NOA (Networks Overcoming Antisemitism)
NOA – Networks Overcoming Antisemitism, offers a pioneering approach to tackle the problem of rising antisemitism in Europe. With its unique partnership of major Jewish networks, it will evaluate EU Member States’ policies across areas, from education to culture and security, and help them to develop holistic national action plans to address and prevent antisemitism.
The word ‘noa’ means ‘in motion’ in Hebrew, reflecting a positive movement towards a society where Jewish life will flourish and antisemitism will be curtailed. Together, the partners represent 756 national affiliates.
This project is funded by the European Union’s Rights, Equality and Citizenship Programme (2014-2020).
The Fab Route is a KA2 project co-funded by the Erasmus + Programme to enhance EU Cultural Routes by designing an innovative educational module to improve their members skills in relation to Cultural Heritage Management and sustainable tourism.
The project will be implemented by 8 partners: 6 European Cultural Routes officially recognized by the Council of Europe (ATRIUM – Architecture of Totalitarian Regimes in Europe’s Urban Memory and Phoenician Routes registered in Italy; European Association for the Preservation and Promotion of Jewish Culture and Heritage based in Luxembourg, The Olive Tree Cultural Foundation based in Greece, The European Routes of Emperor Charles V with headquarters in Spain and the Via Regia based in Germany the Center for Advanced Studies in Tourism –CAST University of Bologna (responsible for scientific coordination) and ARGO, a private company specialized in the implementation of cultural projects with important expertise on audio-visual training production and digital communication strategy.
The aim of the WalkEUR project is to strengthen European Cultural Routes through the development of joint strategies based of four main pilars: Sources, Citizens involvement, Cultural management and Cultural marketing and storytelling.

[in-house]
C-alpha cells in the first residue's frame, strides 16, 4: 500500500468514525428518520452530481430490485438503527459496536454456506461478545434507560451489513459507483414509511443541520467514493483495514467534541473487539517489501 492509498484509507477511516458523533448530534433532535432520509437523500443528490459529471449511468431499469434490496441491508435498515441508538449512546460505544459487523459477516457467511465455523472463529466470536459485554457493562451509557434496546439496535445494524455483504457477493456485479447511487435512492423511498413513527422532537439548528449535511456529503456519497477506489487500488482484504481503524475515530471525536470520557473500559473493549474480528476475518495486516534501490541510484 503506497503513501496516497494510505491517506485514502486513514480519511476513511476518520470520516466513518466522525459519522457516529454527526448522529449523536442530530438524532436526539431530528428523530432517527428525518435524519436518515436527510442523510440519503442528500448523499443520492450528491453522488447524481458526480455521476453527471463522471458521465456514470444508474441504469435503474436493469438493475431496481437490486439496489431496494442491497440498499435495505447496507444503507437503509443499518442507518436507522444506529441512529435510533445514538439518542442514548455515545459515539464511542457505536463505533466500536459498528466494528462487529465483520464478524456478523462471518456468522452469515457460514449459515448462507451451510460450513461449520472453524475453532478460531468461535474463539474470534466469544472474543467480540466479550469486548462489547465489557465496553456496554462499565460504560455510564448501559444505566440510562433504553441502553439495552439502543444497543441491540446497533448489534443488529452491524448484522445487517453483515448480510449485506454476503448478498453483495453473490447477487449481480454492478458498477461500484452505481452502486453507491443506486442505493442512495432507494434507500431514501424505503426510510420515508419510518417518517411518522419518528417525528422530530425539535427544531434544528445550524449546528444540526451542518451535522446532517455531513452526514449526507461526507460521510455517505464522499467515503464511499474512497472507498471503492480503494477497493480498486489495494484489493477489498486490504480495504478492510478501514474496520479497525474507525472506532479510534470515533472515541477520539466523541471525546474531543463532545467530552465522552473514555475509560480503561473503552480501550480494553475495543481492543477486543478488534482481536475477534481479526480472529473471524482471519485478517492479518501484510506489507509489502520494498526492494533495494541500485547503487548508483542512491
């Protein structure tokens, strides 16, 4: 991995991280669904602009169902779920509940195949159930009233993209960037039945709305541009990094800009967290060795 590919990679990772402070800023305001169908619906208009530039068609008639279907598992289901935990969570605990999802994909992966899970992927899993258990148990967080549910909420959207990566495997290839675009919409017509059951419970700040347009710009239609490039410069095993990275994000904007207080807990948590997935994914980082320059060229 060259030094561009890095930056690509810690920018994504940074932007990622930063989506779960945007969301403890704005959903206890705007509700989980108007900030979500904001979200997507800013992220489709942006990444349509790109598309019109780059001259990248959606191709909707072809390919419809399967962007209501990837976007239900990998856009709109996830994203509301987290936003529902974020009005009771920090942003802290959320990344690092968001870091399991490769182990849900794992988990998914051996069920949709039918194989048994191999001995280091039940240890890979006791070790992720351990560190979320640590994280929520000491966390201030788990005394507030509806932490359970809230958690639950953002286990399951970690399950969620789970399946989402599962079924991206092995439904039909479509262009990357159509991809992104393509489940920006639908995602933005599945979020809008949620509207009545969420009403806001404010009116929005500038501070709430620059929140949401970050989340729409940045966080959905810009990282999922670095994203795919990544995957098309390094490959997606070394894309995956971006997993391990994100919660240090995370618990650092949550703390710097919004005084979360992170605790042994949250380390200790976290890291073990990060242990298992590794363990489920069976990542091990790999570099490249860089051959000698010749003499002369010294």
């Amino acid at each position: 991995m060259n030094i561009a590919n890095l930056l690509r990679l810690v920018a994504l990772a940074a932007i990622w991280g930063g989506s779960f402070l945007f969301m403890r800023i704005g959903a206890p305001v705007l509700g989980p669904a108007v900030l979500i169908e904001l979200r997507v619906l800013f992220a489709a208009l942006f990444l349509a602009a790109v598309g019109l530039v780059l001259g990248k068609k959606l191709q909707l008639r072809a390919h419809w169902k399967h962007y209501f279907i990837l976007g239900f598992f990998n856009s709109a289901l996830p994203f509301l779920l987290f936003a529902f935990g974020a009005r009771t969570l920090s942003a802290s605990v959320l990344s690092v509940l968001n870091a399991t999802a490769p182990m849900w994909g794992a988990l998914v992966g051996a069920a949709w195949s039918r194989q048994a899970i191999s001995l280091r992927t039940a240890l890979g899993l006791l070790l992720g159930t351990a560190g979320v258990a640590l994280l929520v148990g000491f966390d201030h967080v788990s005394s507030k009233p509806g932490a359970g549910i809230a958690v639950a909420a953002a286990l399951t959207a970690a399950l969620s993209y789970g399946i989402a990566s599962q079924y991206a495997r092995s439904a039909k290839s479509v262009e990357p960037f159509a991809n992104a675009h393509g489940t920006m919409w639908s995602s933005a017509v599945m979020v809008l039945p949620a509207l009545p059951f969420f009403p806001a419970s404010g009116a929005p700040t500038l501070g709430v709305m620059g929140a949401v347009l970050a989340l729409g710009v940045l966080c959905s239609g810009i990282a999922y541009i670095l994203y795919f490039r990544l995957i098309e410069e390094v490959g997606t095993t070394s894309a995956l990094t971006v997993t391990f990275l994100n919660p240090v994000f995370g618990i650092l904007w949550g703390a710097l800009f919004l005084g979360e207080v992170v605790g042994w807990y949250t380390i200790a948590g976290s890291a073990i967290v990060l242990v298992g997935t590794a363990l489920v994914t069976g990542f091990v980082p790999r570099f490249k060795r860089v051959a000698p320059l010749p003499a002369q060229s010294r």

The four cultural routes certified by the Council of Europe (ATRIUM, the Ceramics Route, Charles V and the Jewish Heritage Route), which participate in this Creative Europe program project, join forces to carry out seminars, training and workshops on the aforementioned pillars.
Jewish History Tours
Jewish History Tours is a project that leverages the power of location-based storytelling to create engaging, high-quality tours on pan-European topics, such as multiculturalism, persecution and migration.
The tours are produced by local partners, building on their knowledge of local Jewish history and the sites telling those stories. The tours include items from digitised collections made available by the project on Europeana, the European digital library. The tours are enhanced using a powerful suite of AI-powered tools: translation into European languages and an AI-generated voiceover is added.
Strengthening the connection between heritage and tourism is a strategic priority of the project. Jewish History Tours addresses this priority by establishing a strategic cooperation between Europeana and the European Routes of Jewish Heritage, a powerful network of more than 20 members, collectively representing several heritage destinations and sites.
All the tours are published on open platforms like Clio Muse Tours, and izi.Travel; local platforms such as Azerbaijan Travel and platforms dedicated to Jewish heritage tourism like World Jewish Travel. Europeana is a strategic partner in this project, publishing a wealth of new materials about Jewish life in Europe and enjoying its innovative technology for location-based enrichment of digitised collections.
Mi Dor Le Dor Italia
2021 – 2022
Heritage is a verb. It is an intergenerational call to action. It is not simply about preserving the past. Heritage is vitally about the present and future, requiring continuous creation and transformation. Heritage in today’s world has become transdisciplinary; its preoccupation with traditional principles of conservation and archeology have been replaced by a focus on the processes of transmission and the expansion of cultural and multi-cultural understanding, ensuring that tangible and intangible Jewish heritage can contribute to personal identity, social identification, and the cultural dynamics economic well being of the community.
The Mi Dor Le Dor program, created by Taube Center in 2012, offers a dynamic approach with the goal of expanding the field of Jewish heritage and engaging more individuals and institutions throughout Europe in the process.
2018 – 2021
Parallel Traces is a cross-cutting, collaborative, pan-European project that offers a renewed look at the significance of Jewish heritage today. The project aims to rediscover traces of Jewish cultural heritage in urban architecture as an integral part of European history and to raise awareness and respect amongst different cultures through different mechanisms.